Not everyone is cut out to be a sixth man, but it certainly seems like Cane Broome was.
When Broome transferred from Sacred Heart to Cincinnati, he might not have done so because he wanted to provide depth off the bench. However, after starting three of the first four games of last season, he found his role as sixth man extraordinaire. The Bearcats went 31-5 and won the American Athletic Conference title, so it sure seems like it worked out.
Now, despite not starting all that much, Broome, a point guard by trade, was still on the floor all the time. He played 698 total minutes, which was only six fewer than regular starter Justin Jenifer. Broome was often on the floor as part of the Bearcats’ crunch-time lineup as well, what with his lightning quick ball handling and explosive offensive ability.
While he never matched the audacious scoring totals he racked up at Sacred Heart, Broome was a constant presence at the top of the scorer’s list for the Bearcats. He tallied 15.4 points per 40 minutes and 23.2 per 100 possessions. His 113.8 offensive rating was above starter Kyle Washington and the fifth-best mark on the team. He scored in double figures 13 times, including a four-game stretch at the end of February.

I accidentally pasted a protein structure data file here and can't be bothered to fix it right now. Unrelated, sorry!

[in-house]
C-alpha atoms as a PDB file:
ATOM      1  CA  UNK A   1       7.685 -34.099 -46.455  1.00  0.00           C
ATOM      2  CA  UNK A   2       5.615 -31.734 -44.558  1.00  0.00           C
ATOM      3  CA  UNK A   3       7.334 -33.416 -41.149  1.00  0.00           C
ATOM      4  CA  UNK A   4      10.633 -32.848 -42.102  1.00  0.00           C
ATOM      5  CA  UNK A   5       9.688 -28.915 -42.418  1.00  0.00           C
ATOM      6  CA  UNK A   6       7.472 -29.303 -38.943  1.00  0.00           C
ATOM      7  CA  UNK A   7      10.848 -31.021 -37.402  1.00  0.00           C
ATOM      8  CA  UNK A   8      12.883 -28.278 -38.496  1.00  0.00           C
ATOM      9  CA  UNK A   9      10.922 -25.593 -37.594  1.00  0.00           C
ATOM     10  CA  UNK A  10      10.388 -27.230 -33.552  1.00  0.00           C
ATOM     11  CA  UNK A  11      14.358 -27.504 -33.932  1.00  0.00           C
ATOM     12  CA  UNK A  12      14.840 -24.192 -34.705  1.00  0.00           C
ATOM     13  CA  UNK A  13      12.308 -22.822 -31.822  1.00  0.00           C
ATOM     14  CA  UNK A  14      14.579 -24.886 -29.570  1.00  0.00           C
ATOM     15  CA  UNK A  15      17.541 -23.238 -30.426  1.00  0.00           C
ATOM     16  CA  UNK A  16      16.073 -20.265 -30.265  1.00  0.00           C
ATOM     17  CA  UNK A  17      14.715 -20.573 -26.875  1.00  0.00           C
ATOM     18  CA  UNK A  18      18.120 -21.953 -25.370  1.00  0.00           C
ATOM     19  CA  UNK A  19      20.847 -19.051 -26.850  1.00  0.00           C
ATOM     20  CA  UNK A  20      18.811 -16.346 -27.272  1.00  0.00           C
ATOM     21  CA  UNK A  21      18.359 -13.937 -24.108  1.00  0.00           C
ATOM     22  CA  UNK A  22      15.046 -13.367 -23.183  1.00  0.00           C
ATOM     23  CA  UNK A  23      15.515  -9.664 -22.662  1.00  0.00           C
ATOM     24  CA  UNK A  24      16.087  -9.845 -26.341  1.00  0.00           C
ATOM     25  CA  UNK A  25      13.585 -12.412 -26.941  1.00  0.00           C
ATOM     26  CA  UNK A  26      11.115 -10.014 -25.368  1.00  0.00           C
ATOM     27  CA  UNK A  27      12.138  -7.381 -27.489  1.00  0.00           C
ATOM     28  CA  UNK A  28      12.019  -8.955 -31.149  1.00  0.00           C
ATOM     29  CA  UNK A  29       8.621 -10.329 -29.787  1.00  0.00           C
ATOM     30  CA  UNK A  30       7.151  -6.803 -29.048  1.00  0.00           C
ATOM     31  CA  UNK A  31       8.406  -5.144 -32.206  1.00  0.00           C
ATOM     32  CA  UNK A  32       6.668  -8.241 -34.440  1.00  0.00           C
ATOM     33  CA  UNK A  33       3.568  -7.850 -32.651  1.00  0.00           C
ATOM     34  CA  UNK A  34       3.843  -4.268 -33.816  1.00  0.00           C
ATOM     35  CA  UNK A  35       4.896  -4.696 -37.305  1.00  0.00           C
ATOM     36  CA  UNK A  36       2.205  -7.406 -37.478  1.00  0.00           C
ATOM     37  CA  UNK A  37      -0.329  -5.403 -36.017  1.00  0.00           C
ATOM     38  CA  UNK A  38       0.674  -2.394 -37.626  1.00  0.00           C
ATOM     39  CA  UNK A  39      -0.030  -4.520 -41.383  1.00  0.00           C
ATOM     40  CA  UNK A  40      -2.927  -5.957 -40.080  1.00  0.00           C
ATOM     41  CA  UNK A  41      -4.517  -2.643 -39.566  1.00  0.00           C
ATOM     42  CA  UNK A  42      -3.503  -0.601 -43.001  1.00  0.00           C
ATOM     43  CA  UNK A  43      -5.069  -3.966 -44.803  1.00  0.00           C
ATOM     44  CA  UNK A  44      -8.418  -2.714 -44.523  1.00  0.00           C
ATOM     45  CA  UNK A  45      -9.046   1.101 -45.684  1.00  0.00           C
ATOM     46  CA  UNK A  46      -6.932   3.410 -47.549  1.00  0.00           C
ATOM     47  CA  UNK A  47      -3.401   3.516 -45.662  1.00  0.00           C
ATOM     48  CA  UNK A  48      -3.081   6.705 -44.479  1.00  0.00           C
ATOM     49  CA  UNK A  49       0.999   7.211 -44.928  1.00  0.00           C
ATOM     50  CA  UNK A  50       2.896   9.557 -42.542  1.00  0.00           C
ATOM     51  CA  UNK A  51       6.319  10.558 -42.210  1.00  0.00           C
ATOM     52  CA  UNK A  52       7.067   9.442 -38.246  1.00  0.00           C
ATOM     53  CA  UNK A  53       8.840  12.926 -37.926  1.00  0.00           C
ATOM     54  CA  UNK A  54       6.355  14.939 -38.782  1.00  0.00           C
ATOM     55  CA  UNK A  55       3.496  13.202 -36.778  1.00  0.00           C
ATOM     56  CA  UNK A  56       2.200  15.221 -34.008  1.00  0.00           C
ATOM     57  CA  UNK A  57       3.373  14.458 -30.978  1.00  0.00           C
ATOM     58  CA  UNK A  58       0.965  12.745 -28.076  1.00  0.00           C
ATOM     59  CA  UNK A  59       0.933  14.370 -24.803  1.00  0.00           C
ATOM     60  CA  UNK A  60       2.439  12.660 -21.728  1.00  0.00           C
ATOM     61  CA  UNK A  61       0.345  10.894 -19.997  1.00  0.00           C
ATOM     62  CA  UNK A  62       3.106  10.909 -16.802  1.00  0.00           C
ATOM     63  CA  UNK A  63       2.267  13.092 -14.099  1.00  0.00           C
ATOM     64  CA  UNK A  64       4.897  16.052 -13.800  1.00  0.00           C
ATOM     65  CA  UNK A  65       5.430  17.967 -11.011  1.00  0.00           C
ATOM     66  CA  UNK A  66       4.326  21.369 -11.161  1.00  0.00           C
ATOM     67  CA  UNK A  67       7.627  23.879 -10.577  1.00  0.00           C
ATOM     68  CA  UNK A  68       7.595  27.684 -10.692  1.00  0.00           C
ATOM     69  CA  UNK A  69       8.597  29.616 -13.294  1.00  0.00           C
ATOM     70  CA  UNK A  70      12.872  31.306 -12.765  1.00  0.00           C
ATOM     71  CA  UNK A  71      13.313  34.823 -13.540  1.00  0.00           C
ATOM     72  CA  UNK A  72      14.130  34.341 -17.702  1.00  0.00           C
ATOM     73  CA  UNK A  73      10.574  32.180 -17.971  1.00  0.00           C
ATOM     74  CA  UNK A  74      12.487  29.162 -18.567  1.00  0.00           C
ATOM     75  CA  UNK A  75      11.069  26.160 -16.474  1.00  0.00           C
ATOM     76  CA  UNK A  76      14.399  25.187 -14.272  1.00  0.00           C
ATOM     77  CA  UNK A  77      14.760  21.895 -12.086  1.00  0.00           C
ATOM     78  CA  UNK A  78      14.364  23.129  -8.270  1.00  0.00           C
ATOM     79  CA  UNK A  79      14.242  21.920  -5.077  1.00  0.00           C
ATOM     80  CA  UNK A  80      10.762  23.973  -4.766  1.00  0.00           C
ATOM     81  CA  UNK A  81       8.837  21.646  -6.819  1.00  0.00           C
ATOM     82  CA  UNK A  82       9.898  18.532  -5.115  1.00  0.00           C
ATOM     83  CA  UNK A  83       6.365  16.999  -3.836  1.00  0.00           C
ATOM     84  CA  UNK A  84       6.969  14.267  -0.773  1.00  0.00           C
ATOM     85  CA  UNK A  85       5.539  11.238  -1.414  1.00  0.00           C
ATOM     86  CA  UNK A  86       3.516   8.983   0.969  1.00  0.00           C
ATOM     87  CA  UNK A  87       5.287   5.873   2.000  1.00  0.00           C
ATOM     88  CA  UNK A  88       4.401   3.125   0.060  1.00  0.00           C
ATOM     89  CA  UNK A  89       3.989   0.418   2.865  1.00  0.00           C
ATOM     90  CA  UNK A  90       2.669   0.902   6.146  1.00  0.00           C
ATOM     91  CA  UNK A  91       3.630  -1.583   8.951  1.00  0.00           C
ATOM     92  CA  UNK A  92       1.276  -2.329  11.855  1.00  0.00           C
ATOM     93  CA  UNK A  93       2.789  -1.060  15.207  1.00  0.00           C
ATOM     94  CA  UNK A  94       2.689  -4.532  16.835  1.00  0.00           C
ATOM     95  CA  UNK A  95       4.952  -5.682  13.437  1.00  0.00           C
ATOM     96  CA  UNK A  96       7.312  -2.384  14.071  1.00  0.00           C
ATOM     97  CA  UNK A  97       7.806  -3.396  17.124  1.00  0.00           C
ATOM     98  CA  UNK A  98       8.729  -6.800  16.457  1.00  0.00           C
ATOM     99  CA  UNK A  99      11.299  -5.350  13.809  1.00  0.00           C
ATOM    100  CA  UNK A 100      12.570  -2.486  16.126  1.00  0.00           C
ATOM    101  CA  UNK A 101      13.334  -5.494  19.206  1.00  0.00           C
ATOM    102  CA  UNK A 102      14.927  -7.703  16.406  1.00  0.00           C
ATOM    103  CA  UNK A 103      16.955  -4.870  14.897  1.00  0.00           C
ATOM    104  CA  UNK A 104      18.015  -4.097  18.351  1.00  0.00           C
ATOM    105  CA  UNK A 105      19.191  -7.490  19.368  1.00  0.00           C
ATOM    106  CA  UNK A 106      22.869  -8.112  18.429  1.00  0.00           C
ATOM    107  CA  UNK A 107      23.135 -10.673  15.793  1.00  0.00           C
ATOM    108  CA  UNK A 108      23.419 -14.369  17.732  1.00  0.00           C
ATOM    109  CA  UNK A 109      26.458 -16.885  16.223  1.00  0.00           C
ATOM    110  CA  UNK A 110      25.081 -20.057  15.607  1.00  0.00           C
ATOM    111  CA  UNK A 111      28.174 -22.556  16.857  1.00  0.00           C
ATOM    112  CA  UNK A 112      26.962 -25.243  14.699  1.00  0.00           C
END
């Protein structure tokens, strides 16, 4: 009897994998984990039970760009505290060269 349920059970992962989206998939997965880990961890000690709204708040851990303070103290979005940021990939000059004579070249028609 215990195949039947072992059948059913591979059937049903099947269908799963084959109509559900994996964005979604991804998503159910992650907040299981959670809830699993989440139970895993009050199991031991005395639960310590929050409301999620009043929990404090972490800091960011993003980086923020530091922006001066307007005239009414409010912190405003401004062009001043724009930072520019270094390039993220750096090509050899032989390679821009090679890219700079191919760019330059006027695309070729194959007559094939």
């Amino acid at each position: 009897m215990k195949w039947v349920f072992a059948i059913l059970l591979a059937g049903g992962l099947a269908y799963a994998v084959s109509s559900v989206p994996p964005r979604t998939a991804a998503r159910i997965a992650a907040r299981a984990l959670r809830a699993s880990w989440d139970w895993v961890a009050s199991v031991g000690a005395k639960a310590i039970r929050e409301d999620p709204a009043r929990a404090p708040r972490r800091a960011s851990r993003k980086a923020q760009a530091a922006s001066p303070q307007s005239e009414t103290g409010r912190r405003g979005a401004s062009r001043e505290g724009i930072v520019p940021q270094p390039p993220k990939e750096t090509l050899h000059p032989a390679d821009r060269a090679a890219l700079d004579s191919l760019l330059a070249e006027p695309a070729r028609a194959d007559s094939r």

Always a volume shooter and scorer at Sacred Heart, Broome adjusted his game to a degree with UC. He set a career-high in three-point accuracy (.390) and overall field goal percentage (.463) while also being more selective with his shots. Part of that was there were fewer shot opportunities and plays run for him on offense, but his own restraint was evident in the metrics, as he put together his best seasons in true (.568) and effective field goal percentage (.541).
You would think efficiency like that would belong in the starting lineup, but Broome was kept on the bench partially because of a difference in ball security compared to Jenifer. Broome’s aggressive style sometimes got him in trouble, as he had a 17.8 turnover percentage. He did counter that with improved distribution powers, obliterating his previous career high with a 26.2 assist percentage, averaging 8.2 per 100 possessions, which led the team.
The biggest question mark about Broome’s game was how he would take to UC’s defense-first philosophy. Those concerns were washed away in a flurry of defensive success. Broome is still not going to overpower guys at 6’0” and 165 pounds, but he makes up for that with exceptional speed and quick hands. He averaged 2.7 steals per 100 possessions, which was the third-best mark by a Bearcat, and finished with a more than acceptable defensive rating of 92.8.
Now that Broome has proven he can be a sixth man, he may need to transform himself once again. With the Bearcats replacing three starters and working in a few new guys, Broome may be asked to return to a starting role. There’s also the chance that Cronin will keep him as the offensive leader of the second unit. It’s likely that different lineups will be used early on as Cronin figures out what works best. That should be fine with Broome, who has proven that he can be just as effective as a sixth man as a starter.